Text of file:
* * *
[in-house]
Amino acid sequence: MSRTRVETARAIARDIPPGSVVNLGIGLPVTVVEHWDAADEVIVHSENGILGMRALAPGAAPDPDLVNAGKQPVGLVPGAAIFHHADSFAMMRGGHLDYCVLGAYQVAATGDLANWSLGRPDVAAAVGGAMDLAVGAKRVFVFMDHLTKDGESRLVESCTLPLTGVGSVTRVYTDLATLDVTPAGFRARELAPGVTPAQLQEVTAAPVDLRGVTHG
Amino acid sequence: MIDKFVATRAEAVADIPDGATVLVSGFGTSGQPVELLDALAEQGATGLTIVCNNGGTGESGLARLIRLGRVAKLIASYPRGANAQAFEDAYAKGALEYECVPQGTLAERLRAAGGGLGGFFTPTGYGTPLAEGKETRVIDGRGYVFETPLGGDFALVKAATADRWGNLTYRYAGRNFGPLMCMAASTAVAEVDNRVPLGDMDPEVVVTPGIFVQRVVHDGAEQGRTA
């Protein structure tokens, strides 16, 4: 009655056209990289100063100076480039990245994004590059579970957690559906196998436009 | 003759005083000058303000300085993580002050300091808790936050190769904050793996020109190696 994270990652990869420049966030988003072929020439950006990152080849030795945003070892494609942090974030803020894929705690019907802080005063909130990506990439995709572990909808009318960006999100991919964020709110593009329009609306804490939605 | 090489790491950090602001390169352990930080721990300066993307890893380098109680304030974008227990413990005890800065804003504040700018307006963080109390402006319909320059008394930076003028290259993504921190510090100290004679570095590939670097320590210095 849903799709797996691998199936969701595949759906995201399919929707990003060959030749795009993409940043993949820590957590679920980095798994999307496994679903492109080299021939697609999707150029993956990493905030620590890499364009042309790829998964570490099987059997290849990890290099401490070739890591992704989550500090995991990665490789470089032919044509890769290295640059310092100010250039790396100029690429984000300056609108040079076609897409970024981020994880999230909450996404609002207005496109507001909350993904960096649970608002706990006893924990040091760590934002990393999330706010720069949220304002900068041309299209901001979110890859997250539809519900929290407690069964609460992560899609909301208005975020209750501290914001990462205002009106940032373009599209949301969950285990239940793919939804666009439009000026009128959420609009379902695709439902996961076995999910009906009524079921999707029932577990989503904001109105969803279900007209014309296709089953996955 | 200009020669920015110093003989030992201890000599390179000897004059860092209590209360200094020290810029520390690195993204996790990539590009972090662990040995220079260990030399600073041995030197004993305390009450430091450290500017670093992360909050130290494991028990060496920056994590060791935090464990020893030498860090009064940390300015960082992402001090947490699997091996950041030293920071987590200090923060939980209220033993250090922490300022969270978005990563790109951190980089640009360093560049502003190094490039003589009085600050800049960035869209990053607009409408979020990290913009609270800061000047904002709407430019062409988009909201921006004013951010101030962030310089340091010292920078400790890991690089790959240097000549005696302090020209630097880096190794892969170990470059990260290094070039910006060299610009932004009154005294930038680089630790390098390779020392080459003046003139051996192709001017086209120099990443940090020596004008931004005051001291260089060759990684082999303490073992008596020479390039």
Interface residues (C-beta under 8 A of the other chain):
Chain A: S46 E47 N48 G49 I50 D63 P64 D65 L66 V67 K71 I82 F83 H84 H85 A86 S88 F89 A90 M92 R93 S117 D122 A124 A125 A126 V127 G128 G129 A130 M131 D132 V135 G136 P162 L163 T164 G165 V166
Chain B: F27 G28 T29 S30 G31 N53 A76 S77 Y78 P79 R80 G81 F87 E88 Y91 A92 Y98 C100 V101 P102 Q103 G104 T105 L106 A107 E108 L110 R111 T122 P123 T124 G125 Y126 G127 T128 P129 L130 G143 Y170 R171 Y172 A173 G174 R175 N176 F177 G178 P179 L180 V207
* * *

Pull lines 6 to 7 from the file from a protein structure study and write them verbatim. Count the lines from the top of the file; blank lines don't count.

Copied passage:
Chain A: S46 E47 N48 G49 I50 D63 P64 D65 L66 V67 K71 I82 F83 H84 H85 A86 S88 F89 A90 M92 R93 S117 D122 A124 A125 A126 V127 G128 G129 A130 M131 D132 V135 G136 P162 L163 T164 G165 V166
Chain B: F27 G28 T29 S30 G31 N53 A76 S77 Y78 P79 R80 G81 F87 E88 Y91 A92 Y98 C100 V101 P102 Q103 G104 T105 L106 A107 E108 L110 R111 T122 P123 T124 G125 Y126 G127 T128 P129 L130 G143 Y170 R171 Y172 A173 G174 R175 N176 F177 G178 P179 L180 V207